Five things I have learnt from project management that has helped me in my relationships

When managing projects, there are things you do that is prescribed by the methodology you follow. The methodology is there to guide you as to industry best practice. Some steps, that you would do as part of project management, translates very well to your personal life as well, and has taught me to be better at relationships.

#1 – Stick to your scope

In traditional project management, you are handed a budget and an objective, your scope for the project. One of my first projects was at a cellular phone company, who had rolled out a new countrywide network. Nobody had kept comprehensive records. “Ms. Project Manager, I want to know where my assets are and what they cost me in maintenance. Here is R5m, go make it happen.” True story.

It is a key task of the project manager to use the money wisely, and only on things towards the objective. If someone along the way ask, as during the example above: “By the way, while you are finding all the assets, please take a photo of each”, you have to consider whether this request will contribute towards your goal, will cost extra money, and should be added to your scope.

In life, in your relationship, what is your goal? What key thing do you want to achieve in your relationship? Stay together till you both die? Be happy together while you can? Have a loving, supportive relationship for as long as possible? My money is on the last one. The one you choose determines your daily actions.

When you know what your ultimate goal is, you handle the daily little niggles differently. He has left his socks on the bedroom floor again? I pick them up, get over my irritation, and later on ask him to remember to put them in the laundry hamper. I know that in the bigger goal of my relationship, this is not important.

I keep my eye on the long-term goal.

#2 – Consider your stakeholders

In project management, one of your first actions as project management is to sit down, think of what you have to achieve, and who will all be affected / impacted by the change. Those affected and impacted people become your stakeholders in the project, and in order to be successful, you have to plan for the change in each of those groups’ lives.

In family life, each member of the family is a stakeholder. Yes, even that little despot in the cradle, or the tantrum-throwing toddler, the sulky teenager, the feeble grandma. Consider all of them when you plan daily, weekend, vacation activities.

Dad likes going to museums when on holiday? Makes sure that, as well as some time in the museum, you give the toddler some time at the beach, or opportunity to swing, or whatever his favorite activity is. Consider granny’s needs to not walk too far, and the teenagers to hang out somewhere cool (perhaps later on in the day). If everyone gets a slot to do their favorite activity every day, you are bound to have a better vacation.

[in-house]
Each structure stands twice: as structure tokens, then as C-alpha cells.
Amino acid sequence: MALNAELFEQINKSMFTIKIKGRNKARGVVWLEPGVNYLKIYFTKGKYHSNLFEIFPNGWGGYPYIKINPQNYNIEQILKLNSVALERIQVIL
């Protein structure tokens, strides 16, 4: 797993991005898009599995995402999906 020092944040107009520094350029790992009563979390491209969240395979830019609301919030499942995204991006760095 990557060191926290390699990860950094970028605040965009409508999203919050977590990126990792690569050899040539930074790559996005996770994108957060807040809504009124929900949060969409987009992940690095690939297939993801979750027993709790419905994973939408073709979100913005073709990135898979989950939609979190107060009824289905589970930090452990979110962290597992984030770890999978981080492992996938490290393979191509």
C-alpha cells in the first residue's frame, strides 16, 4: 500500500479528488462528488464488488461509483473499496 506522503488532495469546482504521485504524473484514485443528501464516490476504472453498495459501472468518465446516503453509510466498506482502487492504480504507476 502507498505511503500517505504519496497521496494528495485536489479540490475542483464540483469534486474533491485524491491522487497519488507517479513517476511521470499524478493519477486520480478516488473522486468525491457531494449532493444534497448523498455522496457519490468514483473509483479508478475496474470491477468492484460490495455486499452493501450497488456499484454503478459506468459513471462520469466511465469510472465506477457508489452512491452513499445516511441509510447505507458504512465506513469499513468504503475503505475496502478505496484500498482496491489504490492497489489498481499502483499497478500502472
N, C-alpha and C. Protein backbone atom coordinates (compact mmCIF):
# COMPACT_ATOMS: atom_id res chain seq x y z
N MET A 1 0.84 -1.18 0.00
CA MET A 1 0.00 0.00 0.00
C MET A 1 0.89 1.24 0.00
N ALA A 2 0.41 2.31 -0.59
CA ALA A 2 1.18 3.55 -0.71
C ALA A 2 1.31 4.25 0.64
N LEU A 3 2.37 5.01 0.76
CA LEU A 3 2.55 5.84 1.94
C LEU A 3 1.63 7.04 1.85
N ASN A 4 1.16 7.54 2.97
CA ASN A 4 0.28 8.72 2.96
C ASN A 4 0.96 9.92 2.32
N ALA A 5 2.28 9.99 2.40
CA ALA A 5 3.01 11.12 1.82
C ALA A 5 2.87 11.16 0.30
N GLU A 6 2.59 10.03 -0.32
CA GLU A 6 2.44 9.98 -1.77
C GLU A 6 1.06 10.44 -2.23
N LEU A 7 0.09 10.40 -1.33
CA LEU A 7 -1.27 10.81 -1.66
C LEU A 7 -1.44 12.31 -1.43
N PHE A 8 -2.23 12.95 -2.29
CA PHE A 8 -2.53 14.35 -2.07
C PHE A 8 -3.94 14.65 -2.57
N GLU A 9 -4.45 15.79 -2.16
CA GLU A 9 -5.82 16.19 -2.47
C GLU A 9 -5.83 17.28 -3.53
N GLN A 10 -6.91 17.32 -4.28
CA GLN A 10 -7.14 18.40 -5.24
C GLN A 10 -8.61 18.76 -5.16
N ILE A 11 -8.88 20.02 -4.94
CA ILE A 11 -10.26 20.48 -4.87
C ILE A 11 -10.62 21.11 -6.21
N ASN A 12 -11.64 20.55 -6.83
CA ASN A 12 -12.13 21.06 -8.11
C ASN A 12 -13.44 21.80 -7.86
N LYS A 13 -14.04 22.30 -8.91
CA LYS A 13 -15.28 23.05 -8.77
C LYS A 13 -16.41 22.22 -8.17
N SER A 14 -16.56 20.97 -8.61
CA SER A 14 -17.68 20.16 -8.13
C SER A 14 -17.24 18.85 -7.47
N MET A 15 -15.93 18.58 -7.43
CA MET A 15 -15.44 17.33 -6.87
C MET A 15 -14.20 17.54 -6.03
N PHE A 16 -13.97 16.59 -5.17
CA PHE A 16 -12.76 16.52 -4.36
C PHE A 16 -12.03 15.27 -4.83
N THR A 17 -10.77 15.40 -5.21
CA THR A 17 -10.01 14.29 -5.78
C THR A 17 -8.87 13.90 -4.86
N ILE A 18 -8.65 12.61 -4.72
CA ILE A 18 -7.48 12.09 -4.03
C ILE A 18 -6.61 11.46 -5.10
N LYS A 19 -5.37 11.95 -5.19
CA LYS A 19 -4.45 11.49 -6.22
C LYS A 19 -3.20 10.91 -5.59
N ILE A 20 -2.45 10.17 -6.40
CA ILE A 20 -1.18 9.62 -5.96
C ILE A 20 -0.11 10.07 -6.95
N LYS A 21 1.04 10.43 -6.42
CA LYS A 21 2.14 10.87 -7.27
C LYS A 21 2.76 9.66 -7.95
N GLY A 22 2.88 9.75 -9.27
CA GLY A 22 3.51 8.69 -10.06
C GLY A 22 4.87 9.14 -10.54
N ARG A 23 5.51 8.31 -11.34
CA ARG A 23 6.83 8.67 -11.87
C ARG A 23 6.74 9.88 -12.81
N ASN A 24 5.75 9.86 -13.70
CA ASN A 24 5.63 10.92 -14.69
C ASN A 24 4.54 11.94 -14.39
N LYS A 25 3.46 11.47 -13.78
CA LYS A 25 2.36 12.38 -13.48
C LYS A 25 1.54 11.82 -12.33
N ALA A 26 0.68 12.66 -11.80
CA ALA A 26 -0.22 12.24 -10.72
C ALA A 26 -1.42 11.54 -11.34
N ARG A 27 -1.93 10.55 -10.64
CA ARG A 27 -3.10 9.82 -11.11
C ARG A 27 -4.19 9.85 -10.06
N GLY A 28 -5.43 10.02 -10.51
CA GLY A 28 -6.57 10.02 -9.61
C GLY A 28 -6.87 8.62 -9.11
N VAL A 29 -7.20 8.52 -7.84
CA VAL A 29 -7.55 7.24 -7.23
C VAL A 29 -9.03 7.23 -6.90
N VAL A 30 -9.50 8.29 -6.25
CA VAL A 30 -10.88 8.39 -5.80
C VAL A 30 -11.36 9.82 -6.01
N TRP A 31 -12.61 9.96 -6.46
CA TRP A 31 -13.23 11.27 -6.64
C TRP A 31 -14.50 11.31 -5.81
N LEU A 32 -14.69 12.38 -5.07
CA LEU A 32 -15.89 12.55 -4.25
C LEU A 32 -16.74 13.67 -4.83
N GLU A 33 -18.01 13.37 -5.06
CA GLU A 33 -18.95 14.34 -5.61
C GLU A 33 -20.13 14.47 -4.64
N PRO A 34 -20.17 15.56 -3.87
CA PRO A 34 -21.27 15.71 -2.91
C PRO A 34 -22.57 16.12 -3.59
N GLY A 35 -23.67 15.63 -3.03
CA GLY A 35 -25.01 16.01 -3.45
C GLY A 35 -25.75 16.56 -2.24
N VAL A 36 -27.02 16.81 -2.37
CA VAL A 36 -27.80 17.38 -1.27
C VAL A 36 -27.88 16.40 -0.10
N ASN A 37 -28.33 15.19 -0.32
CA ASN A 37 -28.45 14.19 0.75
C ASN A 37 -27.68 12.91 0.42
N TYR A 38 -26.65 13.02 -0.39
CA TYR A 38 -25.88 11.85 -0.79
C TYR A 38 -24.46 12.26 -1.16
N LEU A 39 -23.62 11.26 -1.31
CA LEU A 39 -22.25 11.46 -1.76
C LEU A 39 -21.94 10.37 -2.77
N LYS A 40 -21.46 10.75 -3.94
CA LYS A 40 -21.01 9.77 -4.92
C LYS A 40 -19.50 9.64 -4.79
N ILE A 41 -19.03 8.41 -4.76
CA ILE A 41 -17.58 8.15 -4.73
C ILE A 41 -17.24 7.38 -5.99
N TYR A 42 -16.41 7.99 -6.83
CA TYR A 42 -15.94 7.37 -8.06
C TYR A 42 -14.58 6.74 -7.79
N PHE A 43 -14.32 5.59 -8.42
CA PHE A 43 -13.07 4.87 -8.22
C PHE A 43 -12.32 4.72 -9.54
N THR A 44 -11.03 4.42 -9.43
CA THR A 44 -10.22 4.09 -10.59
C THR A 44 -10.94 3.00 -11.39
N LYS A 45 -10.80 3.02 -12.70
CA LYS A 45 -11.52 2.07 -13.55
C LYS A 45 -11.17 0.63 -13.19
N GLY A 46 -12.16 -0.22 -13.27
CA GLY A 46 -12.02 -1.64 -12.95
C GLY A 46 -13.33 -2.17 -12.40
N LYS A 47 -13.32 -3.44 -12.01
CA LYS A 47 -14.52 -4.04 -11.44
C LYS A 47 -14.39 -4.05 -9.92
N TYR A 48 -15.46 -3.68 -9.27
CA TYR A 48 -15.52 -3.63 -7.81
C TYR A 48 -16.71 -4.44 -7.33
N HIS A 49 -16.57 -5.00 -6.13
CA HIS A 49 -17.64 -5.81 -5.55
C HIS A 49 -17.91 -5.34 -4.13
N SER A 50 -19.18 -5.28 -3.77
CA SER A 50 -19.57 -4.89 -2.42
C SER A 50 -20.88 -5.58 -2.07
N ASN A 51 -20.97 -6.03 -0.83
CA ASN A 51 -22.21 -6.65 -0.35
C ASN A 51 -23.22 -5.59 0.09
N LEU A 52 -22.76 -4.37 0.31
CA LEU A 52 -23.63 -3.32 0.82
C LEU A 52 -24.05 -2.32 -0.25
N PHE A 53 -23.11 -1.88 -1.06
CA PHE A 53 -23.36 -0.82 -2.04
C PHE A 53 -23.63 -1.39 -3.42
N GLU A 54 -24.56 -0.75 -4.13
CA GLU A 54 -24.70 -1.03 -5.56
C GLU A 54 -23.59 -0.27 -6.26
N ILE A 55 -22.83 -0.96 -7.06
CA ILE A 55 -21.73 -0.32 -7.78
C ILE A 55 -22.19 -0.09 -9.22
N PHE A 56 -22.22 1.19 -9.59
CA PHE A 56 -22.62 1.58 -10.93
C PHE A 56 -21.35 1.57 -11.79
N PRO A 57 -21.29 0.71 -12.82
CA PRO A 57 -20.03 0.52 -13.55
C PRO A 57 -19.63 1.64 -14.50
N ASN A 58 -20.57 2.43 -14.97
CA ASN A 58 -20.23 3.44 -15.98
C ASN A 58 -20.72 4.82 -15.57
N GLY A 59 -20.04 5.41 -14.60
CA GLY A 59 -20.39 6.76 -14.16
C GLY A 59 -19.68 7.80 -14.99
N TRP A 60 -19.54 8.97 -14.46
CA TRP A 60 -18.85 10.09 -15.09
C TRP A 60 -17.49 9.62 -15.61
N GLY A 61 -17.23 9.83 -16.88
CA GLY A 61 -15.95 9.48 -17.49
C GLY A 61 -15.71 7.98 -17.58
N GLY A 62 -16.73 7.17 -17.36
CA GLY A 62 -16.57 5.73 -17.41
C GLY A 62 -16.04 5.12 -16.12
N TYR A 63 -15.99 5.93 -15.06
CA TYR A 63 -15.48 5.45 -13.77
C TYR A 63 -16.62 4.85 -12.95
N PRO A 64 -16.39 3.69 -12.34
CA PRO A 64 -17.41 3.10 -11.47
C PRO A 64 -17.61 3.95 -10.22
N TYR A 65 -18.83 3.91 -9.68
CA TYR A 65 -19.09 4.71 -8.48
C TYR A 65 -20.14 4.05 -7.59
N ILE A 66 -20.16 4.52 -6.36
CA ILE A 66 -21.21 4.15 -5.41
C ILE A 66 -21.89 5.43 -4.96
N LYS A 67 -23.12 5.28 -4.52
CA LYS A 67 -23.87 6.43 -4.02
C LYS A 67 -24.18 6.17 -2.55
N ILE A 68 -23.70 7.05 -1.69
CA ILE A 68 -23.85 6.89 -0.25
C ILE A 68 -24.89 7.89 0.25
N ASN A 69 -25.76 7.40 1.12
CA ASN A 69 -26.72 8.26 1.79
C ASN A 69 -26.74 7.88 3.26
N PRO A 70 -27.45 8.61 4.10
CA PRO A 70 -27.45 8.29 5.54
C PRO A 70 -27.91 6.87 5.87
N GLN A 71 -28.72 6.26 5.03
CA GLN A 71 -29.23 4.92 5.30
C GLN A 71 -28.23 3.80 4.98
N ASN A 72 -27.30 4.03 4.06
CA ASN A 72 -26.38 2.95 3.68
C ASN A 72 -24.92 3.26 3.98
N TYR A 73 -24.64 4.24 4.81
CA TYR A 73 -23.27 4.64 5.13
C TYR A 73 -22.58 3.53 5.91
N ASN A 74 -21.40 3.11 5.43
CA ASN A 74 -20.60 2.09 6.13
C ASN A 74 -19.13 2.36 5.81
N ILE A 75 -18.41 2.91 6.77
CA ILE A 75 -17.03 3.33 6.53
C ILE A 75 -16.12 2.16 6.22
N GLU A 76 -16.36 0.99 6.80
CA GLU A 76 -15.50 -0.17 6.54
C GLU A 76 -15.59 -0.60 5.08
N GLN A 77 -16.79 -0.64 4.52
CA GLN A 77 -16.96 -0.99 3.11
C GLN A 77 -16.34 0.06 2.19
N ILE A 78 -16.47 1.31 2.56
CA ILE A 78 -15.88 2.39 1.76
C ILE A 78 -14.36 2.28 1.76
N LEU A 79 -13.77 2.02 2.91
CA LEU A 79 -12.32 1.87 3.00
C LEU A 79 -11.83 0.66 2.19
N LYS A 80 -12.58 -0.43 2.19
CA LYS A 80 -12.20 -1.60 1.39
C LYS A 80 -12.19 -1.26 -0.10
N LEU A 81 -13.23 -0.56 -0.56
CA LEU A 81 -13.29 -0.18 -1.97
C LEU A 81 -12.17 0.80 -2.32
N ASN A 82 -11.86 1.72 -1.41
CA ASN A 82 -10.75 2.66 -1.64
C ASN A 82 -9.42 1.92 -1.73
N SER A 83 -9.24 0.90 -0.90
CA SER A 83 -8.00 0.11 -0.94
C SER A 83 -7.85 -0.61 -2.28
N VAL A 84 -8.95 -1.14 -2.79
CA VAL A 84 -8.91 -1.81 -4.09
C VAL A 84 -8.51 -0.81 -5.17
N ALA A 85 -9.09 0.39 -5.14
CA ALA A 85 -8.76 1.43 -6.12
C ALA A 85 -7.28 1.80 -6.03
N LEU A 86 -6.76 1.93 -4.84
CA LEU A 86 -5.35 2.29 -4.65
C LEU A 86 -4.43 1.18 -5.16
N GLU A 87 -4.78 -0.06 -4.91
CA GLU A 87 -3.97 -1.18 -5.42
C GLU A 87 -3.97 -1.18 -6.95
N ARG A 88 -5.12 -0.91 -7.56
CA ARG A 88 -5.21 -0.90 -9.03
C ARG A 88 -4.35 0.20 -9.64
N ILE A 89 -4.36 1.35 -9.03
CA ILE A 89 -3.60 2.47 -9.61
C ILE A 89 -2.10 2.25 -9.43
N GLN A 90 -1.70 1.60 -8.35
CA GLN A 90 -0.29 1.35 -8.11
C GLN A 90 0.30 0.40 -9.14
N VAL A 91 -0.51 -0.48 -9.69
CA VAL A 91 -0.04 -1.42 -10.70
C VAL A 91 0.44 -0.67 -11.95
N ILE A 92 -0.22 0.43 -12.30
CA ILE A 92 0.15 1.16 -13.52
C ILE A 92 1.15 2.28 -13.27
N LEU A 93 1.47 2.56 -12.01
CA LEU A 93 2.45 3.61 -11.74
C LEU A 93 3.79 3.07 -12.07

Consider your stakeholders, or have unhappy faces around the table every night.

#3 – Remember balance

In project management, your magic triangle is to manage time, scope and money. In the middle of the triangle, however, is quality. If your objective as reached is not of the required quality, you have failed. In the example of point 1, where you have to find all the assets, your quality will be measured on ALL the assets, but also to collect consistent data, and track movement of these assets.

In life, you should also focus on quality, and balance. It does not help you have a fantastic holiday, but the rest of the year you are completely stressed out and unable to function in your family life. It does not help that you are earning a huge salary, but you absolutely hate the work. Or you focused so hard on running that first marathon that you have been absent at the family dinner table for 5 days of the 7.

Find the balance to enjoy your life, and live it, as well as earning a living.

#4 – Plan / re-plan as many times as necessary

One of the first lessons you learn as a new project manager is that, no matter how complicated and detailed your project plan is, the MOMENT you publish it, it is out of date. Someone adds a step, or change the order in which things should happen, and all your carefully prepared charts and diagrams need to be redone.

The same in life. You thought time is right to look for a new place to stay? The economy worldwide crashes like in 2008 and suddenly you cannot sell a house for love or money. Re-plan. Adjust. Amend your actions, your lifestyle.

As many times as necessary, to reach your goals in life.

#5 – Communicate, communicate, communicate

Did you know that 90% of projects that fail, fail because of communication? And that in project management, they teach you that the number of channels of communication in your project increases exponentially when you add more people?

The same in life. What you and your partner could make decisions on when it was just the two of you, changes dramatically when there are children involved. Want to stay later at the party and have another couple of drinks? No matter how hung-over you are, someone is going to have to get up and feed the children tomorrow morning. And a toddler’s tantrum is far more ear shattering when you have a hangover, as I can attest to.

It is especially true for life goals and changes. So many couples split up because they did not communicate that their dreams and goals have changed. If you do not communicate, down to the deepest levels, you will always be caught off-guard.

At the end of the day, we all want to live happy, fulfilled lives, with our nearest and dearest. And if project managing your life adds to you reaching that goal, why not use it?

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